Often derided as a showcase of kitsch, Eurovision is one of the most watched television programs in the world. It pits pop groups from all over Europe and the Middle East against one another, with the winner decided by popular vote by more than 600 million viewers.
It is not the first time the contest, which began in 1956, has spawned discontent. Last year's Ukrainian entry song was rewritten after being deemed too political by government officials in Kiev because it celebrated the Orange Revolution. When Dana International, an Israeli transsexual, won in 1998 with her hit song "Diva," rabbis accused her of flouting the values of the Jewish state.
But not everyone in this Nordic country of five million views the monster squad as un-Finnish. Some Finns say that Lordi is right at home and that the band's use of flaming dragon-encrusted swords and exploding baby dolls expresses the warrior spirit of the Vikings.
Alex Nieminen, a Finnish ad executive, says the band harks back to the Hakkapeliittas, the legendary Finnish cavalry unit that fought as part of the Swedish army in the 17th century. He argues that the slasher film imitators embody Finnish self-assertion after decades of isolation.
"Lordi represents a rebellion by Finns who are saying, 'Hey we are not all the Nokia-wielding people the government would like you to think we are,' " Mr. Nieminen said.
On the eve of the vote, fans in ghoulish monster outfits held Lordi parties from Helsinki to Lapland and sent text messages urging everyone from grandmothers to young metal heads to "Change the face of Finland!" Lordi won the right to go to Athens with its Kiss-inspired anthem "Hard Rock Hallelujah" and its lyrics, "Wings on my back/I got horns on my head/my fangs are sharp/and my eyes are red."
The Finns' fascination for Lordi may reflect their eternal hope after coming in last at Eurovision eight times. Some Finns rank that humiliation with their nation's appeasement of the Soviet Union or losing in hockey to Sweden.
Finns blame their losing streak on the fact that contestants have typically sung in their mother tongue, a famously difficult Uralic language where words with three umlauts are not uncommon.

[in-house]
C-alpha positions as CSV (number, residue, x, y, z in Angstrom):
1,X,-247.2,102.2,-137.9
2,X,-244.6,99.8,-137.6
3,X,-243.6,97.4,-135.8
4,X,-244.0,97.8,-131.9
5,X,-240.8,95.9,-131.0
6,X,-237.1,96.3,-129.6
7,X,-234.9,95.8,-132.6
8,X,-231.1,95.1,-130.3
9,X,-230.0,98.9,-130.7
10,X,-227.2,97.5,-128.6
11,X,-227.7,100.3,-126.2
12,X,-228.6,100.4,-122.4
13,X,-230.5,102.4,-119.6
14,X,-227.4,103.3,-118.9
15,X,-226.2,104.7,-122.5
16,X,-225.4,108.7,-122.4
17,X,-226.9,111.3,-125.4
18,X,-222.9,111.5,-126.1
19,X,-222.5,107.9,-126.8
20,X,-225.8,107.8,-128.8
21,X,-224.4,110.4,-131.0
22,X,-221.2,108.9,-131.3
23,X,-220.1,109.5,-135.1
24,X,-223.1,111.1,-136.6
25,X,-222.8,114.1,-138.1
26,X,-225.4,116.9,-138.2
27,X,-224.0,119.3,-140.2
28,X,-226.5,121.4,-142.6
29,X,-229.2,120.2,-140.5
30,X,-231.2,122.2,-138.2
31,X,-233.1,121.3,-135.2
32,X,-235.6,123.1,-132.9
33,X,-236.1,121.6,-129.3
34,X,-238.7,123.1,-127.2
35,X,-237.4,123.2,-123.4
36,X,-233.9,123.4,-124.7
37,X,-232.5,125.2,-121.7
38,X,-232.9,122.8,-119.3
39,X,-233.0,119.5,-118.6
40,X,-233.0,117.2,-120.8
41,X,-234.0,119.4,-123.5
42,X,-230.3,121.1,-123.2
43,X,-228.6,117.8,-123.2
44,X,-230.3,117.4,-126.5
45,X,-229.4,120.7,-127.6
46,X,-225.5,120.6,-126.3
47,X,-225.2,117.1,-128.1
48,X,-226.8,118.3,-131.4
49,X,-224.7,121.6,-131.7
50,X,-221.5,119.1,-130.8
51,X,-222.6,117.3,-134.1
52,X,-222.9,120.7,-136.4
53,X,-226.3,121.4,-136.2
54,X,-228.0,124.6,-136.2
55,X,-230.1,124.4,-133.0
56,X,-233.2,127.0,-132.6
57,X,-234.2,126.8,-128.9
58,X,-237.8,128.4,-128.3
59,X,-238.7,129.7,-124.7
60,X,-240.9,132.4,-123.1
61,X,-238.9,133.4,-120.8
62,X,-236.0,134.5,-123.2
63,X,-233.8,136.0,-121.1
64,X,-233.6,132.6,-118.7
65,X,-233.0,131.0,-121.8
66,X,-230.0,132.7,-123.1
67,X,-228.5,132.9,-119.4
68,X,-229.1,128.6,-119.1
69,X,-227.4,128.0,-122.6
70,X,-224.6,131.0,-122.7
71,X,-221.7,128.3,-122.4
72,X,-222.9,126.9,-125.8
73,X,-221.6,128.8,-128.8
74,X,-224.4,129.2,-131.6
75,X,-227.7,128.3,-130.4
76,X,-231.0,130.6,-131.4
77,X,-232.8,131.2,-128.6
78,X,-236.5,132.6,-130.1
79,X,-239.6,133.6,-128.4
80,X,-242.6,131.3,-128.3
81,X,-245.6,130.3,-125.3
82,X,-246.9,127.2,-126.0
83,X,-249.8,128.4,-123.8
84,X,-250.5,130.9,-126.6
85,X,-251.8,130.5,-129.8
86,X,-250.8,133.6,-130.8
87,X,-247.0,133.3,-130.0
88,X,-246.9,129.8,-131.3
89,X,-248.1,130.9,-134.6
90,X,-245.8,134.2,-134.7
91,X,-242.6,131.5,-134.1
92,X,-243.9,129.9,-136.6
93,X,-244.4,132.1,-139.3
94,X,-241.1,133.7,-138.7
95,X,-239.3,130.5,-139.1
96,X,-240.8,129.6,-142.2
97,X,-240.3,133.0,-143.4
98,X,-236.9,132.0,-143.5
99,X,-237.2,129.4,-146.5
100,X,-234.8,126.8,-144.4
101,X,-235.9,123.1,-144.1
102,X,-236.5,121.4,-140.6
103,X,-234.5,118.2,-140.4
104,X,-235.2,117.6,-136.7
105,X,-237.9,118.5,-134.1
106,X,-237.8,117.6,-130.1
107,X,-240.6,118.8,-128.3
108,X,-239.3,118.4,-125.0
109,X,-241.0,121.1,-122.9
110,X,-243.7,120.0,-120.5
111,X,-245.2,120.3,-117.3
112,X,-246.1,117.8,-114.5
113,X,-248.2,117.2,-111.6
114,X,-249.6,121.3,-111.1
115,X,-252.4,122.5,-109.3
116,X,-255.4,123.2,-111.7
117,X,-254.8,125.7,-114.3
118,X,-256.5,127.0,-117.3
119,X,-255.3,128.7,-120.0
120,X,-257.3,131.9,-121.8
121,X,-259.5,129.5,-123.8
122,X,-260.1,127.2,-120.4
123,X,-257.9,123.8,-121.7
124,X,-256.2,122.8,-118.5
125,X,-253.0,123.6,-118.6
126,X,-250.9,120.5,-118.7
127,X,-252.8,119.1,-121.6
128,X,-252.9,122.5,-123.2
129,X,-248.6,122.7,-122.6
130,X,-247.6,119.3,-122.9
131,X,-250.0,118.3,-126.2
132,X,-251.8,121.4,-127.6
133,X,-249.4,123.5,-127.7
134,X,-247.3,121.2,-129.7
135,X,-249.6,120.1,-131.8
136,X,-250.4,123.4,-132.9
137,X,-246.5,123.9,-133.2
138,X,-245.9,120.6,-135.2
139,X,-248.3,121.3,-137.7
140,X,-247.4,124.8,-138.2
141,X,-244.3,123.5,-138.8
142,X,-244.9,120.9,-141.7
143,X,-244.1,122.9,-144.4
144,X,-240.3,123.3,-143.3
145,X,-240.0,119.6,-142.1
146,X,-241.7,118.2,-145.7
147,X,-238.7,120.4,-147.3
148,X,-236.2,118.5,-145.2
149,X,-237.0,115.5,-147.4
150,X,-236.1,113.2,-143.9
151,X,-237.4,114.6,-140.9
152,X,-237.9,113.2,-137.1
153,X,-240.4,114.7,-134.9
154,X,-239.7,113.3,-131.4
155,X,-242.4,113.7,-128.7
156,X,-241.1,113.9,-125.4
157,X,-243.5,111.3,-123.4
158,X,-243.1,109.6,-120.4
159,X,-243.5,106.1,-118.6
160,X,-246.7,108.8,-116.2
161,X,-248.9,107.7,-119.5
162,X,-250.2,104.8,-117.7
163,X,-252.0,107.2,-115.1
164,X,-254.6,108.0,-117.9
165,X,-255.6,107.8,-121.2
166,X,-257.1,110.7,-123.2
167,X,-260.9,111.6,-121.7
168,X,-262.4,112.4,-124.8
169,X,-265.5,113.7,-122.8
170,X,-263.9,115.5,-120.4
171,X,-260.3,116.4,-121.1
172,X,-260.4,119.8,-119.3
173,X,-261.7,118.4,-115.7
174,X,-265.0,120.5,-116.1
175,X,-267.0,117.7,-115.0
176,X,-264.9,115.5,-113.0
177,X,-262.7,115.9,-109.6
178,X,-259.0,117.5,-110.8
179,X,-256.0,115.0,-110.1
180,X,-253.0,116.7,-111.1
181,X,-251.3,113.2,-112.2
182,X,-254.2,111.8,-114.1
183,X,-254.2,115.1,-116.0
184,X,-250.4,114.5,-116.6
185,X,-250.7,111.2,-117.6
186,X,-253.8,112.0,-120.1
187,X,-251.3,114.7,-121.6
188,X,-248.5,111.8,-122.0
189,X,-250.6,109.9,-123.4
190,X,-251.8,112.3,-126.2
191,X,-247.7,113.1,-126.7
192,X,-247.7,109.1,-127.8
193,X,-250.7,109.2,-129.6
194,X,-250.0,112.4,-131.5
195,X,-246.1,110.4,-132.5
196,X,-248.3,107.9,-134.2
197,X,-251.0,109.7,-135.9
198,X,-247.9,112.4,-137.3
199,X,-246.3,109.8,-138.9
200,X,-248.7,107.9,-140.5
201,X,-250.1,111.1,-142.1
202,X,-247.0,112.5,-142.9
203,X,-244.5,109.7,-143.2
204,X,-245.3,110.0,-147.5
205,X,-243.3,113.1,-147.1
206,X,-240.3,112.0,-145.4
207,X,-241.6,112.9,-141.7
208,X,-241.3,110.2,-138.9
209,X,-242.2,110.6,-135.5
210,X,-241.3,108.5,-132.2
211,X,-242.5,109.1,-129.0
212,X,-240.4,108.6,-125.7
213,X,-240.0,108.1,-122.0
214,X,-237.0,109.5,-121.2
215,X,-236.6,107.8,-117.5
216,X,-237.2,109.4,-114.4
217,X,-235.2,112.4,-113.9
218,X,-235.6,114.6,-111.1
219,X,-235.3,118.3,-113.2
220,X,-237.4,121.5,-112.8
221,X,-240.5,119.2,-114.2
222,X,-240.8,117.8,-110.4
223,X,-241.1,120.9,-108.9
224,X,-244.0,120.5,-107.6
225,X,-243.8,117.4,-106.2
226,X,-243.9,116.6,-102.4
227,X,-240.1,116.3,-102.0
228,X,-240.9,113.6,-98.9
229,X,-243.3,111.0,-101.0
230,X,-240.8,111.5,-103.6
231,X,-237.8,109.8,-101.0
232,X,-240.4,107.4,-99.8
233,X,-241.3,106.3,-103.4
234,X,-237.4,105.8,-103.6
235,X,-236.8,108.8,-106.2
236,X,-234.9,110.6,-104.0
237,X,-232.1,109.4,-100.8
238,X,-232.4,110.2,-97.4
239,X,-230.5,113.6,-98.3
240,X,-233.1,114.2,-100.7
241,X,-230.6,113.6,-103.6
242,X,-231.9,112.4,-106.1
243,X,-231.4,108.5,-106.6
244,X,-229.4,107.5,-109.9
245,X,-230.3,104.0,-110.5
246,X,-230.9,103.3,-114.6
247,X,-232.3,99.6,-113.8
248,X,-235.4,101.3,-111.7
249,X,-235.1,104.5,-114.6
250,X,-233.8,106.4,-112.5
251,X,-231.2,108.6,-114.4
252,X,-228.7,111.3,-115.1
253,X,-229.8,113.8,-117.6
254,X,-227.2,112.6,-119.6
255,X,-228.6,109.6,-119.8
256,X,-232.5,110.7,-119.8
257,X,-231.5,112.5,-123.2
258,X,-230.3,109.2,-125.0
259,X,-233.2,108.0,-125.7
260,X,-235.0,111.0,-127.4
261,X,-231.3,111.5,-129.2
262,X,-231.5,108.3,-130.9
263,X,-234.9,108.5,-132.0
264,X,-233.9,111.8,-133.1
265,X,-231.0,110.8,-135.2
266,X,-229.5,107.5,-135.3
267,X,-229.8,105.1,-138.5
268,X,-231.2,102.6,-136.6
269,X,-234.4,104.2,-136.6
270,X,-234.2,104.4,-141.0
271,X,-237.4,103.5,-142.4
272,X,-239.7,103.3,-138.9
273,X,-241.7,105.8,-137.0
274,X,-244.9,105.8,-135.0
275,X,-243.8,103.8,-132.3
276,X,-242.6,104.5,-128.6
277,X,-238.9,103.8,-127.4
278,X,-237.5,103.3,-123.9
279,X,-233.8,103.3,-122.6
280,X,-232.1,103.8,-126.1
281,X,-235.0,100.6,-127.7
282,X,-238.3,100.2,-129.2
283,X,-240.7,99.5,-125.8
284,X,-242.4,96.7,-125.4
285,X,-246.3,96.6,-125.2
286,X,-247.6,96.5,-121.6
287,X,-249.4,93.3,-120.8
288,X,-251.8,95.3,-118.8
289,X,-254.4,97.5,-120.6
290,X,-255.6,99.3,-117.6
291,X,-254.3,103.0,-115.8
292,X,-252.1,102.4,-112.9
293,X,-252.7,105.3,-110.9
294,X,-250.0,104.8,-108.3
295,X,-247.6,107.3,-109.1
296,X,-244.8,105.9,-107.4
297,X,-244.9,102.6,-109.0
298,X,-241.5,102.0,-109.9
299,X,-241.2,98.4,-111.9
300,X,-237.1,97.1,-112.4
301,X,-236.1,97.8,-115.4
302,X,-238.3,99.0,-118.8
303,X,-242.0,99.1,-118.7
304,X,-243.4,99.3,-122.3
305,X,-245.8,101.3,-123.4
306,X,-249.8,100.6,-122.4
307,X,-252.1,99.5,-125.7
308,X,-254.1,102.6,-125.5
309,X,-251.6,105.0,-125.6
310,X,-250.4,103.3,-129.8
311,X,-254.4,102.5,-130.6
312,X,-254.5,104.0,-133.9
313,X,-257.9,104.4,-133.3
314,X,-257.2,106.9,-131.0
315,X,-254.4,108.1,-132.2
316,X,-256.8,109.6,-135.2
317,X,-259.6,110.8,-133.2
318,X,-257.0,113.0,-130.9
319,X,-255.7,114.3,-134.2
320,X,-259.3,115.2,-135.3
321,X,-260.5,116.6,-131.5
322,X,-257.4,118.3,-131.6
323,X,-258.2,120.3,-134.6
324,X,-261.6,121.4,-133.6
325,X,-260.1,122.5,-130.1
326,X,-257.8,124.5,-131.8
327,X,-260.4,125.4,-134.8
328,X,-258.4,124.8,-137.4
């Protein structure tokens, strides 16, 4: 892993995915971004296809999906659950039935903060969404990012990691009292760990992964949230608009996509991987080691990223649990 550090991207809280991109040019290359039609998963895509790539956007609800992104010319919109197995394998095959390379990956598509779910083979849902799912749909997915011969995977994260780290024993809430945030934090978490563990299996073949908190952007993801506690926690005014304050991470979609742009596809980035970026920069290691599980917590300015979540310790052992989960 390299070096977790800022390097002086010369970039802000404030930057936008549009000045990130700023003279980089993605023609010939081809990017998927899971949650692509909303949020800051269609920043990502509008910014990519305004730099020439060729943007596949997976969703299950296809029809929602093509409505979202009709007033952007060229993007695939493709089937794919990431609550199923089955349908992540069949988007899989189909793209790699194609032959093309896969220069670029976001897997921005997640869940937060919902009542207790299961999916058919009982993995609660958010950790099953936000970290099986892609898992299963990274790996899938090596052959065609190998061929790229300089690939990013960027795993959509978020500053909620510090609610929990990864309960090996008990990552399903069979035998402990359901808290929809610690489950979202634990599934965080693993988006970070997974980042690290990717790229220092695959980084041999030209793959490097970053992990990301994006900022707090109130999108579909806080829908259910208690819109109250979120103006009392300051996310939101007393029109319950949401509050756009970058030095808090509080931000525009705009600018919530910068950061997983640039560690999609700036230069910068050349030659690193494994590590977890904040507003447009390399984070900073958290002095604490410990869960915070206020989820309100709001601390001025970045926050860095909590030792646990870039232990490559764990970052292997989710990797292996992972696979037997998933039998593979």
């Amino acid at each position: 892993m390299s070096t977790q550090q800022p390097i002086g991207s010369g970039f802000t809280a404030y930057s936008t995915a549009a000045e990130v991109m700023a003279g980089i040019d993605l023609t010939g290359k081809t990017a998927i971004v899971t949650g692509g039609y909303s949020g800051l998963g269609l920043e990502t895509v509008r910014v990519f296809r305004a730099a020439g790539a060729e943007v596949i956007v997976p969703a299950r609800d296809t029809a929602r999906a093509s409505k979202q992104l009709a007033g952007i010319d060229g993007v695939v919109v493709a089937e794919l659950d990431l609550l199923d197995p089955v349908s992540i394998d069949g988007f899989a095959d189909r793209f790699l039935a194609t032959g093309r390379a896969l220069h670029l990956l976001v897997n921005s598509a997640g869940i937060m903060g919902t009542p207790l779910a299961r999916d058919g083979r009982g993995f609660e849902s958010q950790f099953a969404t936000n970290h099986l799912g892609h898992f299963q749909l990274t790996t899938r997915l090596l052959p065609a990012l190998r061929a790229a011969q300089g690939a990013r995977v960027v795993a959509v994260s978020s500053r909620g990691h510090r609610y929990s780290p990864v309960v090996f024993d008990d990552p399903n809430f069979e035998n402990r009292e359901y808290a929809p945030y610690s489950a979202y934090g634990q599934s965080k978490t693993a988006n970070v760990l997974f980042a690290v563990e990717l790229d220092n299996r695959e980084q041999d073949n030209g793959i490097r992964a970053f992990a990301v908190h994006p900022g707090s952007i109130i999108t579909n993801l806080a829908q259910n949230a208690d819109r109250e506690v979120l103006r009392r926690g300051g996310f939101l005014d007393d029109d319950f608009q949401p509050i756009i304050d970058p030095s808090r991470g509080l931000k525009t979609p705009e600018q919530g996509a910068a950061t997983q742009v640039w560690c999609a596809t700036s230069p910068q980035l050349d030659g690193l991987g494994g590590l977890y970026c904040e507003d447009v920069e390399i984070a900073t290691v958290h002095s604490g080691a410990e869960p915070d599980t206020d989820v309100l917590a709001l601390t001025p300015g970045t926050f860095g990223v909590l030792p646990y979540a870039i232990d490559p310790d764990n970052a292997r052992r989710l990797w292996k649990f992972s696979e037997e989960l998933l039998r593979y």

" 'Finland, zero points' has become a source of deep embarrassment in the nation's psyche," Ilkka Mattila, the country's leading music critic, said. "So Lordi's success must be understood as a vote by people who feel we have nothing to lose."
Finns are so uncomfortable with themselves, says Alexander Stubb, a Finnish member of the European Parliament, that when they meet someone for the first time, they stare at their own feet. Then, after 10 years of friendship, they stare at the other person's feet. But there is little risk that anyone, Finnish or otherwise, will stare at Lordi's furry platform demon boots, he adds, noting that Lordi could embarrass Finland when it takes over the
European Union presidency in July.
Timo Soini, leader of "Ordinary Finns," a traditionalist political party from rural Finland, says Lordi has attracted criticism because Finns are so thin-skinned about how others perceive them. "Finns are suspicious when they see someone new come to play in their sandbox," Mr. Soini said. "And that is particularly the case when that someone looks like a monster."
While other boys in Lapland were playing hockey, Mr. Putaansuu played with his Barbie doll and began experimenting with makeup. In film school he became obsessed with horror films and the heavy metal bands Kiss and Twisted Sister. Like his fellow metal heads, Mr. Putaansuu hoped that transgression would sell big. But he says it took 10 years to get a record deal because Finnish labels were so turned off by the band's appearance.
Under their masks, the band members are quintessential Finns. Awa, the ghost, is a soft-spoken blond who wears glasses and studied classical music. Even Mr. Putaansuu, who wears a black leather jacket when not sporting serpent lapels, says his music is closer to gospel than Satan. After all, one of the band's hit songs is "The Devil Is a Loser."